Sassan Hejazi is director of the Technology Solutions group at Kreischer Miller, Horsham, Pa. Reach him at (215) 441-4600 or

Published in Philadelphia

The 2010 Tax Relief Act has resulted in significant changes to the estate and gift tax rules, providing some clarity — at least for the next two years.

The act provides planning opportunities not only for the living but also for those who died in 2010, as the law is also applied retroactively. However, executors have been provided with a special savings choice and can opt out of the new rules.

The passage of the act also provides a good opportunity to review your will.

Smart Business spoke with Richard J. Nelson, the director of the Tax Strategies Group at Kreischer Miller, about the 2010 Tax Relief Act and what it may mean for you.

What are some of the important provisions of the Tax Relief Act?

For 2011 and 2012, the estate tax exemption will be $5 million and the maximum tax rate will be 35 percent. This is a significant increase in the exemption, which was scheduled to be $1 million in 2011, and a significant decrease in the tax rate, which was scheduled to be 55 percent. The $5 million exemption is per person, so for a married couple, this could mean a $10 million exemption.

The new law also provides a portability feature of the exemption amounts for married couples. Unlike prior law, any exemption that remains unused at the death of a spouse after Dec. 31, 2010, and before Jan. 1, 2013, is available for use by the surviving spouse in addition to his or her own $5 million.

For example, say a husband dies in 2011 with an estate of $2 million. The husband’s estate elects to permit the wife to use her husband’s unused exemption of $3 million. Assuming she has not made any prior taxable gifts, the wife has an available exemption of $8 million upon her death.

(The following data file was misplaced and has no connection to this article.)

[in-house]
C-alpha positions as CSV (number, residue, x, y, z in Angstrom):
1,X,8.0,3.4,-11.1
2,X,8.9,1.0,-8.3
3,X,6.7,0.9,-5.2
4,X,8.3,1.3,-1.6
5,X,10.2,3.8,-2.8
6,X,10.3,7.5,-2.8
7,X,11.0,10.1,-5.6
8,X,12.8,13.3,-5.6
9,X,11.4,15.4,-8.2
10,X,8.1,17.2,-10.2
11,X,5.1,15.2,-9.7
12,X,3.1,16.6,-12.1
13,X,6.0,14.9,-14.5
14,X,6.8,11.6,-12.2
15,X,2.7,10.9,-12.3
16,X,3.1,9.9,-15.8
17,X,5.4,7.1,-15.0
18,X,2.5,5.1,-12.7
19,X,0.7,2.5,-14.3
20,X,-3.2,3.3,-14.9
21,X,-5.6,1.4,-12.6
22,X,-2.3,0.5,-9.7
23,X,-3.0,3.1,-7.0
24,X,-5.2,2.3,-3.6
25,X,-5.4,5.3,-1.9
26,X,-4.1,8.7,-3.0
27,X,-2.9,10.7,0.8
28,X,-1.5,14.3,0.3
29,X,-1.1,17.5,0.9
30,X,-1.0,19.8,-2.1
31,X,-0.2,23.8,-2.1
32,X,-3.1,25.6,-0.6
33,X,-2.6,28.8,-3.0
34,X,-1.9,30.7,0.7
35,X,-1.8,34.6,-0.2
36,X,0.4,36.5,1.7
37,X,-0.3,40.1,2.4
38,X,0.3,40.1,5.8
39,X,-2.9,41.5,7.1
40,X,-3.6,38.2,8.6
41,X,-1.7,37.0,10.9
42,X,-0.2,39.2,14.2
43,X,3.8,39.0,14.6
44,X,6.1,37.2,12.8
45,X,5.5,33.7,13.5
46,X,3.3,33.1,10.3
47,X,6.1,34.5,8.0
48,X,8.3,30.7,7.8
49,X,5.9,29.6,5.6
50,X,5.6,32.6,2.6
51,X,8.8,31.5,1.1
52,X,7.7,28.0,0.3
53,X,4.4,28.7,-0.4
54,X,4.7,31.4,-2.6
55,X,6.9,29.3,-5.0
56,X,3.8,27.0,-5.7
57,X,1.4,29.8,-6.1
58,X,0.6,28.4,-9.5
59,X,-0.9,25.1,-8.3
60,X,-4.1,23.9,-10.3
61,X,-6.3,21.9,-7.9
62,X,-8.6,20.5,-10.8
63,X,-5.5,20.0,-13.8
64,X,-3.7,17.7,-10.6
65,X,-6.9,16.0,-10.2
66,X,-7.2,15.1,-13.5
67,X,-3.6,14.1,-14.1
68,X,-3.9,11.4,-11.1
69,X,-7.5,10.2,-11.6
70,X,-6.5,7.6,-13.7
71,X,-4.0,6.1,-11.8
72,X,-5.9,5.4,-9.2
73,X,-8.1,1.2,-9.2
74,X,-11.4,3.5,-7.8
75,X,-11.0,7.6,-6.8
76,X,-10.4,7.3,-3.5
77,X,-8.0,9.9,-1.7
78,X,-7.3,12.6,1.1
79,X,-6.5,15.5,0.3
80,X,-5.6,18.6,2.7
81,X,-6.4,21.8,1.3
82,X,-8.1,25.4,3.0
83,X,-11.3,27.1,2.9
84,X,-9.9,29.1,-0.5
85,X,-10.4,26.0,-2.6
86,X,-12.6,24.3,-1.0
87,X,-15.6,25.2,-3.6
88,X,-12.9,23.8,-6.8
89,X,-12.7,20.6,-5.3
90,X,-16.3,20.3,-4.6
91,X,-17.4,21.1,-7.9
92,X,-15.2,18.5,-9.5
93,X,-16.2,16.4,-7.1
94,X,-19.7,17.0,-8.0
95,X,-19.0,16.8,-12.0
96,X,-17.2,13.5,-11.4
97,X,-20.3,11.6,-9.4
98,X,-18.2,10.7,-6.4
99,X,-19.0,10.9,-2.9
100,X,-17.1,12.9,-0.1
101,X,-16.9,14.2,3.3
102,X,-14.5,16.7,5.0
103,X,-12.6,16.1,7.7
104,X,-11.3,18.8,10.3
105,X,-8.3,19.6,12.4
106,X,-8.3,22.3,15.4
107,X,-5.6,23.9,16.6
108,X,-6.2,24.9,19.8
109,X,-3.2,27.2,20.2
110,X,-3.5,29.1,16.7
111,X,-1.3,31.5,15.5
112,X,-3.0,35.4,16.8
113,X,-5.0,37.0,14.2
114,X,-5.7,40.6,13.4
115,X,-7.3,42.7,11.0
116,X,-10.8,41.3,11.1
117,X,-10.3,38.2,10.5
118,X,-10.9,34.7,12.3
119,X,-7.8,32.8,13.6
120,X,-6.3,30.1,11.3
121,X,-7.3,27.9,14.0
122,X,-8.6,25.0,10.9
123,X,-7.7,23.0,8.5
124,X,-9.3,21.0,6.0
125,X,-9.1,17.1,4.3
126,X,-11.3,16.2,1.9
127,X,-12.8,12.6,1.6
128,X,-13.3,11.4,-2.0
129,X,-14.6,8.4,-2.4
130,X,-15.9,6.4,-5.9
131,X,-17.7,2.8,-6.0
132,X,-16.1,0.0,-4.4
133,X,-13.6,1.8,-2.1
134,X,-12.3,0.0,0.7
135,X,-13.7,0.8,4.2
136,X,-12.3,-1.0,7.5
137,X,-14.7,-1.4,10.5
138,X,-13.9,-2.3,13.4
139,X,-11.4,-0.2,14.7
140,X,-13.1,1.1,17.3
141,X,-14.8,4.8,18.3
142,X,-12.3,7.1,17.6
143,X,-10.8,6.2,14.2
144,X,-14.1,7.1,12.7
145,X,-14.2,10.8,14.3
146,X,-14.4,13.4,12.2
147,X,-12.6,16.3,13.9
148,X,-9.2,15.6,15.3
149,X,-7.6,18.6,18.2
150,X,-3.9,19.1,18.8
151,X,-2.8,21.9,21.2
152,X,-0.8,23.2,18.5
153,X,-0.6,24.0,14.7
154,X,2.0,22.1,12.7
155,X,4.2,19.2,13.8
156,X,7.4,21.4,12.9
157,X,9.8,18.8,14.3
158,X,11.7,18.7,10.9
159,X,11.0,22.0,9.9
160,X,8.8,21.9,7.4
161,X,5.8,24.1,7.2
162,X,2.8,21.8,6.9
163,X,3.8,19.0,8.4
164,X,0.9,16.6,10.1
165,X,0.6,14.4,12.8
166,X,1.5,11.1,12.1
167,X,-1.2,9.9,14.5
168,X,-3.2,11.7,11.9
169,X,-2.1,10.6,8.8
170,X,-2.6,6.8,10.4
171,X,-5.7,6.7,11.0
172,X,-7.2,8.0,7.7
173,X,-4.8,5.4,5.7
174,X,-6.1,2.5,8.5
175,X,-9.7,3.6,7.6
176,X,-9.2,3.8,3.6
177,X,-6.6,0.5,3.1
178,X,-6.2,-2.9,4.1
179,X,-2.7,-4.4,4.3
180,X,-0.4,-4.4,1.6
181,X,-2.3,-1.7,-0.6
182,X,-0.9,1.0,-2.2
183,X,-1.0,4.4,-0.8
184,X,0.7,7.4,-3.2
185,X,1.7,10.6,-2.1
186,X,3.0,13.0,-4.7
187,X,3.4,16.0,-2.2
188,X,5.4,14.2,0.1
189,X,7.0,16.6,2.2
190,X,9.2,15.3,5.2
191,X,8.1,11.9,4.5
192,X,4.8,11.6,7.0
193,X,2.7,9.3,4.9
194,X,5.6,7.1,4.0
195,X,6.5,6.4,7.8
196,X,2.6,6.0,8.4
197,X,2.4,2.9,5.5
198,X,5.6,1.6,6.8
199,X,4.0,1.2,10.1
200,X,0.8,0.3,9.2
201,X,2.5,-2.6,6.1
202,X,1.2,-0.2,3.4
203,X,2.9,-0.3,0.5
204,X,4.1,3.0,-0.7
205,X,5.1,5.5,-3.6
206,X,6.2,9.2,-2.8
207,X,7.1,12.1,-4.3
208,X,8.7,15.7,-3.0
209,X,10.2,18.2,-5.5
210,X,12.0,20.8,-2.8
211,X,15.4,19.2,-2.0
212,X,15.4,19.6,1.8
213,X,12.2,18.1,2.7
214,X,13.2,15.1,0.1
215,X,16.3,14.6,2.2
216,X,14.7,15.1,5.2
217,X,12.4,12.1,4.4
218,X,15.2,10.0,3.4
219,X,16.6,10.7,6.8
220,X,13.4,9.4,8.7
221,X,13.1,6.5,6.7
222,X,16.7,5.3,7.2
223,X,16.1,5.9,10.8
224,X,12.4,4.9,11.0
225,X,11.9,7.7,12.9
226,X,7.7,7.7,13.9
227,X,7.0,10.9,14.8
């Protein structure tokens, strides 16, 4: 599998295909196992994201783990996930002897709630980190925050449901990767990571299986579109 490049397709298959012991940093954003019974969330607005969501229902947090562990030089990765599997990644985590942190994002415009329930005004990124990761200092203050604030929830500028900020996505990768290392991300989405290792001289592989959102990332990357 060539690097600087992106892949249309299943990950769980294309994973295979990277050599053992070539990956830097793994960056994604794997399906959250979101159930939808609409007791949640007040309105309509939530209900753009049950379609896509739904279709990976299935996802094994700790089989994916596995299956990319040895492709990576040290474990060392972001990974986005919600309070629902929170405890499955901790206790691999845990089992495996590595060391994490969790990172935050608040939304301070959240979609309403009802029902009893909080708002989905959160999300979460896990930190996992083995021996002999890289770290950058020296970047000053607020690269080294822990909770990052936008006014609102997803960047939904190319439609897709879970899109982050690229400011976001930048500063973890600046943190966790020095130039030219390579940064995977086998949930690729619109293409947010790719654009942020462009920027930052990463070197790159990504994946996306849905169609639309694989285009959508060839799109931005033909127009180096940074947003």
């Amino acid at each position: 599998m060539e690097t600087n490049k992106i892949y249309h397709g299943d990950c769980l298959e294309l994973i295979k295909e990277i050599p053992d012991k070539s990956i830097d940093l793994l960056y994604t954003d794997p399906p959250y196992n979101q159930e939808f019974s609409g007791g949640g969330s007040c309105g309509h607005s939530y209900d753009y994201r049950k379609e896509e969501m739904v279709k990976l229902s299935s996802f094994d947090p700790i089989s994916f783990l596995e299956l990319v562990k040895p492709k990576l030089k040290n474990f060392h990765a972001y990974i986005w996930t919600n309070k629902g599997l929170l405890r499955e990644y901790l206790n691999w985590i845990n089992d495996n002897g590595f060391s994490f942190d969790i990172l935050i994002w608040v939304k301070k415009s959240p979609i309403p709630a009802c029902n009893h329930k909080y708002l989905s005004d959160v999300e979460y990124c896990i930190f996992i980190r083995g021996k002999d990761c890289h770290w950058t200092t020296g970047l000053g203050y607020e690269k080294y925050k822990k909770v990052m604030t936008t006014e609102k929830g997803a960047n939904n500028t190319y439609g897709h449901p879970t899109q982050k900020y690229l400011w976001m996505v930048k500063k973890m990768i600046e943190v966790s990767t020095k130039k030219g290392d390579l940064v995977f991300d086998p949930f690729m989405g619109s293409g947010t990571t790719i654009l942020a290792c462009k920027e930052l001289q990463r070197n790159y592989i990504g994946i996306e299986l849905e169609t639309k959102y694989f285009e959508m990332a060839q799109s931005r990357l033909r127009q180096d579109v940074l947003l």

Because the new rules are only in effect for two years, both spouses would have to die prior to Jan. 1, 2013, to have this advantage apply. In the event that the wife remarries and the second spouse dies, the exemption would be $5 million plus the unused exemption of the second spouse.

Many wills are written with an allocation to a credit shelter trust, which is formed with the assets of an individual’s estate to take advantage of the exemption amounts. Assets placed in this trust, as well as any appreciation, are generally not subject to estate tax upon the death of the second spouse. During the surviving spouse’s lifetime, he or she is entitled to the income of the trust but is limited in how much of the principal that can be taken out of the trust without the permission of the trustee. For a decedent with an estate value of less than $5 million and a surviving spouse with limited assets of their own, a credit shelter trust may restrict the surviving spouse’s use of these assets.

With the new portability rules, a credit shelter trust may no longer be necessary.

What is the current situation with respect to the estate tax and gift tax exemptions?

The new law reunified the estate and gift tax exemptions at $5 million. Many people have previously taken advantage of the $1 million gift tax exemption. They now have an additional $4 million exemption available to them. Generally, you would consider gifting property that you believe will appreciate in value. Gifting takes the current value of that asset and the future appreciation out of your estate.

The annual gift tax exclusion remains unchanged at $13,000 per donee.

The generation-skipping tax (GST) has also been changed. The GST is an additional tax on gifts and bequests to grandchildren while their parents are alive. The exemption amount has been increased to $5 million and the tax rate reduced to 35 percent.

Do executors have flexibility in applying the rules for 2010 decedents?